After bulding a @LongString longer than 8000 chars, as varchar(max), create a small temp table with two fields, insert the long string @LongString you created through your code into the varchar(max) field, and then retrieve it from the table, as shown below:

CREATE TABLE [dbo].[TEMP](
[RecNo] [smallint] IDENTITY(1,1) NOT NULL,
[LongString] [varchar](max) NULL
) ON [PRIMARY]

INSERT INTO [dbo].[TEMP] ([LongString])
SELECT @LongString

SELECT LongString FROM [dbo].[TEMP] WHERE RecNo = 1

--the above SELECT returns the entire unchopped string,
--which you can copy and paste into a text editor for analysis

DROP TABLE [dbo].[TEMP]

That's all there is to it.

Enjoy!

Mike Vassalotti
mvassal@hotmail.com
Herndon, Virginia
mayank jarsaniya
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why to do so many homework.........(creating tamp table take value in it then copy)

you simply select @variablename (As previously I have given )

and then take it to text editor.........
Sam Bendayan
Sam Bendayan
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Sorry for not replying sooner...

thakur_samir: The option you mentioned DOES affect the length of the string that is displayed, but it has a max value of 8192. Try to put something bigger in there and you'll see that it sets it back down to 8192.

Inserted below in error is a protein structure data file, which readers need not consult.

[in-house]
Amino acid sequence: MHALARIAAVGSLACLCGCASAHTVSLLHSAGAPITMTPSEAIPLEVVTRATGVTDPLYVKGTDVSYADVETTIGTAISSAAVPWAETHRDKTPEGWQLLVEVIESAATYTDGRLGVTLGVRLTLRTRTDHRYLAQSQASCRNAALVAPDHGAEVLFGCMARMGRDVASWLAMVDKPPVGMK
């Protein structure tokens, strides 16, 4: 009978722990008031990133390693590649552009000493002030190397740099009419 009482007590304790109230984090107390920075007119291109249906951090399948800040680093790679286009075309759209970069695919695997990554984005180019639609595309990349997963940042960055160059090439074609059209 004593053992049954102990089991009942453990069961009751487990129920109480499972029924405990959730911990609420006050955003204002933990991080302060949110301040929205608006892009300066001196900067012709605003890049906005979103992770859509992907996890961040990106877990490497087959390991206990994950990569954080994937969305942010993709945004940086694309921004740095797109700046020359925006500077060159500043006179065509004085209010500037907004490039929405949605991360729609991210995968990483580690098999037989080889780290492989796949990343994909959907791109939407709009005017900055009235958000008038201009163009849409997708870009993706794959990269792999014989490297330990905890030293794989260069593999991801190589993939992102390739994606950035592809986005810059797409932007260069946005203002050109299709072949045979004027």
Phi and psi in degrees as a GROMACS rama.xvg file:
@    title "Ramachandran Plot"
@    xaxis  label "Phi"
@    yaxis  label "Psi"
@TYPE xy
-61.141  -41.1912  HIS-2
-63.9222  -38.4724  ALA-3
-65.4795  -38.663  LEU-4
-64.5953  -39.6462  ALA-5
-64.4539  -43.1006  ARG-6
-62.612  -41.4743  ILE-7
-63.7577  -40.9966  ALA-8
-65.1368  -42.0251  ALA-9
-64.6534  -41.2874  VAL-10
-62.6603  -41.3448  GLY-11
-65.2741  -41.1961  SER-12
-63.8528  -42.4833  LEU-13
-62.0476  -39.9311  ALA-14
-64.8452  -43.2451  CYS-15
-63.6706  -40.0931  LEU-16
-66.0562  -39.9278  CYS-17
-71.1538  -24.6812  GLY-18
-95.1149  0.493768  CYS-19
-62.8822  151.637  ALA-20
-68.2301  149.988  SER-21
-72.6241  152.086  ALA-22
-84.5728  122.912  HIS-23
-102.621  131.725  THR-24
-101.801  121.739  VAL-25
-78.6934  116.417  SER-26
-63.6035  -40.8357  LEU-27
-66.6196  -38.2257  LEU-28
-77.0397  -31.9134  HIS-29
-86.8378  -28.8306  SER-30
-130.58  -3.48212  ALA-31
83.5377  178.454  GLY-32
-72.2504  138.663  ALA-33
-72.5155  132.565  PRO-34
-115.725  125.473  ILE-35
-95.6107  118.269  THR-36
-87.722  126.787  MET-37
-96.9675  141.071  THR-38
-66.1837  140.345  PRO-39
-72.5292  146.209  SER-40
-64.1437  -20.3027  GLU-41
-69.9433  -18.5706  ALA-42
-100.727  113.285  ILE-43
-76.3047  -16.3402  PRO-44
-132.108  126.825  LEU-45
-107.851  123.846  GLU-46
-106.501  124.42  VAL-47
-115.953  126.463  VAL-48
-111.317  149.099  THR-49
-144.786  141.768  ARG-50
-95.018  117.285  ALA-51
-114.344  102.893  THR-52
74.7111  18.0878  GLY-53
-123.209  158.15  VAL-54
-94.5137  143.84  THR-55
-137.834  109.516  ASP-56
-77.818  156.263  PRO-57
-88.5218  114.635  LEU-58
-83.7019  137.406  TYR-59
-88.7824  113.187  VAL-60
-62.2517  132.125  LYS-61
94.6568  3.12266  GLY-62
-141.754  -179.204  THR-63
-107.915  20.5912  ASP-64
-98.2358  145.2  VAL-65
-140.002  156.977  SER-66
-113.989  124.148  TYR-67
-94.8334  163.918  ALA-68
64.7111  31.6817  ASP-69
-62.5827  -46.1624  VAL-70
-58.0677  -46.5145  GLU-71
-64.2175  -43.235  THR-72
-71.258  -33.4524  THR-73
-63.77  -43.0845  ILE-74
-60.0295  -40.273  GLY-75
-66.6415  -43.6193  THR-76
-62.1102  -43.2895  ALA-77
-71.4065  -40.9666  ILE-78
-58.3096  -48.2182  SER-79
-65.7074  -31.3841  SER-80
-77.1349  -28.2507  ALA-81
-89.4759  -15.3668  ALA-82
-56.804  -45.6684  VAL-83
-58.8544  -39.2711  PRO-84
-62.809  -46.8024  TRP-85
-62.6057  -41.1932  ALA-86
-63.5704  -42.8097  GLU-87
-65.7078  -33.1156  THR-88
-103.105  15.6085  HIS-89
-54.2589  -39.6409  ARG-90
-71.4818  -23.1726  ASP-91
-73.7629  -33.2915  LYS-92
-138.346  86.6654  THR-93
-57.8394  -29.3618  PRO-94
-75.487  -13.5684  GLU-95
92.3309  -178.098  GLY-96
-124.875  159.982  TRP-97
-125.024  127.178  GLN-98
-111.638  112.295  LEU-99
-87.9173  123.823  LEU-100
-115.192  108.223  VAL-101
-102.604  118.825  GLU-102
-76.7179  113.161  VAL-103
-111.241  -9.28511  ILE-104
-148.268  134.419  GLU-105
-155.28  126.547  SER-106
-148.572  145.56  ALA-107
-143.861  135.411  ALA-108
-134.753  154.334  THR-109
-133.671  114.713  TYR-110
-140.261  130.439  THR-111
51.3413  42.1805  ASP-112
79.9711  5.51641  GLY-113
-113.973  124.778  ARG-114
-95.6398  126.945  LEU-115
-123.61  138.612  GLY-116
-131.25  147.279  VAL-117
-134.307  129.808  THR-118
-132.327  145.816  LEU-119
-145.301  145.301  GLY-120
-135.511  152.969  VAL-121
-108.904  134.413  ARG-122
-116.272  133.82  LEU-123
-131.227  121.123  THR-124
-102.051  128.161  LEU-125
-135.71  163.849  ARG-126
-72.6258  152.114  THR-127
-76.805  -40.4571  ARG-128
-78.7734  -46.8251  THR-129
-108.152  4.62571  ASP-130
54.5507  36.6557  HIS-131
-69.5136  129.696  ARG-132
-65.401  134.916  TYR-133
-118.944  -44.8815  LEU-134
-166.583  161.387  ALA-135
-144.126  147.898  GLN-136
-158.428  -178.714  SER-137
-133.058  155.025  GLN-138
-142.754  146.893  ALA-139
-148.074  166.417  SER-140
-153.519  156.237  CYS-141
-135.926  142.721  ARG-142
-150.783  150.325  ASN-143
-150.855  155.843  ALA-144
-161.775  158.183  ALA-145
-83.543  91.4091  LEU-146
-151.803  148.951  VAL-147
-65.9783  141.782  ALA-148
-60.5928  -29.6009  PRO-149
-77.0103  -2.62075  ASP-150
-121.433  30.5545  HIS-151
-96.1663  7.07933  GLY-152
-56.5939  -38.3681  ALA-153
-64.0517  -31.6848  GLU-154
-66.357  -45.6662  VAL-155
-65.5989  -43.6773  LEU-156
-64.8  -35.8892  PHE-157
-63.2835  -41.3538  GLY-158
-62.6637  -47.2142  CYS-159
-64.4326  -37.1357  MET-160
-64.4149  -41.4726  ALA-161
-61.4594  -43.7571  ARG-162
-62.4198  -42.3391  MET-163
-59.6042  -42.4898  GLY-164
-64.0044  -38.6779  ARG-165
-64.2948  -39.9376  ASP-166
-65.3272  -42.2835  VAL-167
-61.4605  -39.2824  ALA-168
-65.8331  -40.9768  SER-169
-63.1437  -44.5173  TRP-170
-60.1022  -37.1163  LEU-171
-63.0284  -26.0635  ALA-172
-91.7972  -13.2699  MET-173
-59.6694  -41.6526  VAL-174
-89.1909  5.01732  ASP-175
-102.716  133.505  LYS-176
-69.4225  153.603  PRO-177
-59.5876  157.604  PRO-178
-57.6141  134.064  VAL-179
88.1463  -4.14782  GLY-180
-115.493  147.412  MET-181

mjarsaniya: SELECT @SQL doesn't show the whole string. It only shows up to 8,192 characters, so it has the same problem as PRINT.

Steve McRoberts: I wasn't seeing the bug because I had changed my 'usage' example to add a CHAR(10) to the end of each line. If you do that then the string prints out correctly. However, when I remove the CHAR(10) I see the bug. Will fix and repost. Thanks for the feedback.

Mike Vassalotti: I have tried the table solution before and it only returned 8,192 characters. Nonetheless, I tried your specific code but it only returned 8,192 characters as well. Does this work for you on strings longer than 8,192 characters?

SB
Adam Haines
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mjarsaniya (8/19/2009)
why to do so many homework.........(creating tamp table take value in it then copy)

you simply select @variablename (As previously I have given )

and then take it to text editor.........


For me, using a select and copying the command out is not very efficient. When copying/pasting the command into an editor, you lose all formatting. If you have a code formatter, selecting the command is probably the best option because you can copy the command into a new window and click the format button. For those who do not have a formatter, this option is going to be worse because you have to reformat a huge tsql statement. I believe in the scenario, where a code formatter is not available, the XML method may be the easiest to implement even though it has character limitations.



My blog: http://jahaines.blogspot.com